It is well understood that a comprehensive and engaging training program is a key element of any successful EHR implementation. To maintain the high standard of patient safety and revenue integrity during and after an EHR transition, healthcare organizations typically require their staff to attend training on modules relevant for their job function and pass test(s) on use of the system before being granted security access.
During a perfect EHR implementation, the organization would have a crystal clear idea on which of its staff needs what training, what the progress of the training is and when it is appropriate to assign the corresponding security access to that staff member.
However, we typically see access related incidents being reported during a go-live – sometimes it can be the top issue during the first week. This item can directly be linked back to unattended training (e.g. user was not reminded or unclear on which class to go to) or incorrect security access set up. It delays patient care at go-live and it is very much avoidable.
We recognize that, with constant staffing changes and shifting understanding of the training needs, one can never get to the 100%. But how can we get ourselves to, say, 99.9%?
Apart from maintaining active engagement with executives, operational leaders, and all stakeholders throughout the transformation journey, dedicated reporting effort on training related activities is a powerful approach for the organization to transparently understand the progress of the education efforts, and more importantly, the gap that is yet to be closed. It also guides the security access assignment prior to go-live.
An ideal scenario for this reporting effort is as follows:
- The training requirement as well as the training completion information are documented and updated in near real-time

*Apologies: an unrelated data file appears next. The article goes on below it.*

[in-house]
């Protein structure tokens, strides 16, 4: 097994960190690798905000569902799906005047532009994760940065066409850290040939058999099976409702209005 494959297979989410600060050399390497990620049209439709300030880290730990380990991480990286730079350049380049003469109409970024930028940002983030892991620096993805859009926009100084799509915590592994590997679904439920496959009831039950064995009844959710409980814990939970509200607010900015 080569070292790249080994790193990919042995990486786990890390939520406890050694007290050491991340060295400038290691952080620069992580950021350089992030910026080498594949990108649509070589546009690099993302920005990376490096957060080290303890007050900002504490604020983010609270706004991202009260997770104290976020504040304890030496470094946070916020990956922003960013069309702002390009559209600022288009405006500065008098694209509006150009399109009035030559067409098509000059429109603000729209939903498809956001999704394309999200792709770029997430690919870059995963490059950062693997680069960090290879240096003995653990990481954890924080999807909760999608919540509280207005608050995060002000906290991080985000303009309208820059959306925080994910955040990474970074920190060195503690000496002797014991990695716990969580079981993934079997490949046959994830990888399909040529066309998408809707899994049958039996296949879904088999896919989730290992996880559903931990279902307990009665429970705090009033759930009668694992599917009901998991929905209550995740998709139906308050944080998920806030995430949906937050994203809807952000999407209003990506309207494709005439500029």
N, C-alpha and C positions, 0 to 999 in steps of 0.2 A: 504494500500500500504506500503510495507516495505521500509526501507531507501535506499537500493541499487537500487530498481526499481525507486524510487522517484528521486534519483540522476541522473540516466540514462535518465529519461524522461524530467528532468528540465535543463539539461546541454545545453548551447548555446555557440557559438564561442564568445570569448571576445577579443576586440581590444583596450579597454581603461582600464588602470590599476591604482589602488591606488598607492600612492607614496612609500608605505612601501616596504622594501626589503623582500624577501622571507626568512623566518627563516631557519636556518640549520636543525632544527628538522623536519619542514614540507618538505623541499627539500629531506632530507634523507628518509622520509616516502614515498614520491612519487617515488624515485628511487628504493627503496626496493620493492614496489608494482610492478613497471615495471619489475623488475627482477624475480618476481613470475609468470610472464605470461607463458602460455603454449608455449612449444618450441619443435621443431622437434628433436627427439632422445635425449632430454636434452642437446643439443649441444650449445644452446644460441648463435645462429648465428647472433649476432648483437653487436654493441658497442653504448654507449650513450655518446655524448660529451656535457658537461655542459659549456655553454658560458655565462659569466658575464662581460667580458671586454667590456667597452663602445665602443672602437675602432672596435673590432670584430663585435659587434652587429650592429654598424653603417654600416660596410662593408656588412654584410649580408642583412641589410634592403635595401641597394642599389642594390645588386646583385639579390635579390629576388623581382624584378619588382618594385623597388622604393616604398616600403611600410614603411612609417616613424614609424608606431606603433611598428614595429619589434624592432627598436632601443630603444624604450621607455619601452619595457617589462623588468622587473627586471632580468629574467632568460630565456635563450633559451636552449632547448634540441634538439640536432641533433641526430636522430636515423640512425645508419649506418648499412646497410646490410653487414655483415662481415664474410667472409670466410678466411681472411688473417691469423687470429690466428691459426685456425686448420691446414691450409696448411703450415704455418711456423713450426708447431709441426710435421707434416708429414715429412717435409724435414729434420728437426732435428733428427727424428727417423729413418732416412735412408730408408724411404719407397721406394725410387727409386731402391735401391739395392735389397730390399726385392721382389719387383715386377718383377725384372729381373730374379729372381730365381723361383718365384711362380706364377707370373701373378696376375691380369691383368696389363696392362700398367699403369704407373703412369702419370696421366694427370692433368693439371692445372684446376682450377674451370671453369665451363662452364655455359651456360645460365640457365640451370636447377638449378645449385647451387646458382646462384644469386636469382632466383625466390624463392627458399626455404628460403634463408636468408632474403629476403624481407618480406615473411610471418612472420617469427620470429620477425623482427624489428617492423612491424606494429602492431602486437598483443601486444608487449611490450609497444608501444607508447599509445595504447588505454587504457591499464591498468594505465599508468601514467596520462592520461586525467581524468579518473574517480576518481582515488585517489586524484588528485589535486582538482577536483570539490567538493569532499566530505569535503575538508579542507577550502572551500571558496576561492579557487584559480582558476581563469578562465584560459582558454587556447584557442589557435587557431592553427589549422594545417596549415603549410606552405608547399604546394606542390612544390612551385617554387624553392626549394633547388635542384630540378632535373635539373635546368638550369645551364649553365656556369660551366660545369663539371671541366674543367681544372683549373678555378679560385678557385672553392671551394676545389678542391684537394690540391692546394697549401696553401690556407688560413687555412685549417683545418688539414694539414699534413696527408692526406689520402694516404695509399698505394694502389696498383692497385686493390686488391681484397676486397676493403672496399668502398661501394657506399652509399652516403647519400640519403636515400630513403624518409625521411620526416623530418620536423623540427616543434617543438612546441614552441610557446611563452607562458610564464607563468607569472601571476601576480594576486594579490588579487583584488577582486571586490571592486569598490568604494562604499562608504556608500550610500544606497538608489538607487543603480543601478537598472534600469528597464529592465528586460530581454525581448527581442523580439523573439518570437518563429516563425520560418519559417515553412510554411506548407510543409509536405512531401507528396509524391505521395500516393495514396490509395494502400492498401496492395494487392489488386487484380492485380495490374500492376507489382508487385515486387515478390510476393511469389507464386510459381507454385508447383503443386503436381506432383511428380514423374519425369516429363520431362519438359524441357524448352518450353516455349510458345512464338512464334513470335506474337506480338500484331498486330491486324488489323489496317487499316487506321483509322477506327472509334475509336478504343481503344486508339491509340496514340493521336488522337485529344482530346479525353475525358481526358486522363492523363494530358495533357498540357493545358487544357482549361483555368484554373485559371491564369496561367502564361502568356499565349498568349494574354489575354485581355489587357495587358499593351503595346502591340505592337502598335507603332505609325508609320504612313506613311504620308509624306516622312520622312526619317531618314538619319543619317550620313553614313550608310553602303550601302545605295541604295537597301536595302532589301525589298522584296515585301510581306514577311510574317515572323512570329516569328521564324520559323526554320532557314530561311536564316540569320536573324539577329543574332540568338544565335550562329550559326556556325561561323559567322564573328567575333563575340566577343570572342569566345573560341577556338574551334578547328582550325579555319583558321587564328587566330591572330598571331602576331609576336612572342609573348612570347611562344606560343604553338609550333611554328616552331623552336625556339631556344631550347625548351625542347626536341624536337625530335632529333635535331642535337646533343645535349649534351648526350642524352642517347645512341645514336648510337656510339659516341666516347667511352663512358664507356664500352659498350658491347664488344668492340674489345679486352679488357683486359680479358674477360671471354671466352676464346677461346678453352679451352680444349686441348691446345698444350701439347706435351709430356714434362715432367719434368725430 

- The training completion information is compared against the requirement – leadership would understand the completion % and also have a list of users that are not yet trained as a target group to work with
- Finally, security access is granted based on the completed training
Here are some tips we have for you if you plan to invest in this reporting effort:
Formally define and communicate out the two components that serve as the “source of truth” (ideally, they should be recorded in one system, but typically they are not).
- Training requirement database (e.g. User Bob is required to complete Class A and B)
- Training completion database (e.g. User Bob passed Class A exam and registered for Class B)
Formally define and communicate out the following aspects of each source-of-truth database mentioned above.
- Owner/day-to-day steward of the database
- Information update process (e.g. when a user changes job, principal trainer will need to submit update to the owner of the database; when a user is terminated, operational manager will notify the owner of the database)
- Data integrity maintenance process (e.g. all training activities should be recorded in training completion database, including the paper based attendance and exams)
Formally define and communicate out the responsibility and expectations of related parties, e.g. Owners of the database, trainers, security access team.
- Make the training report actionable by articulating action items, associated issue owners and resolution process, e.g. missing class registration, failed assessment
- Start training reporting to operational leadership as early as appropriate to encourage completion of training
- Articulate training class/track’s implication for security access by developing a Training Class/Track and Security Access Crosswalk (e.g. Completing Class A, B, C indicates granting Access Type 1; completing Class A, C, D indicates granting Access Type 2)
Mechanics of the report.
- If the source-of-truth databases are separate, define a unique key/ID for each user for cross-mapping purposes. Always maintain accuracy and completeness of that ID. As a minimum, IDs should be available for mapping across training requirement database, training completion database, HR/ERP database and EHR user list
- Make sure class names are consistent cross databases
- Pay special attention and call out users who have multiple security access profiles to minimize any confusion. If manual review is needed, validate information (e.g. completed training, planned profiles) for these users proactively prior to cutover. You can start with areas where cross-functional users typically present, e.g. OR, smaller community hospital locations.
- When designing the database structure, make sure it’s easily reportable. This is specifically important for organizations that are heavily reliant on Excel to maintain data.
Managing EHR training is not an easy job. We hope these tips make your life easier and empower a data-driven training management program.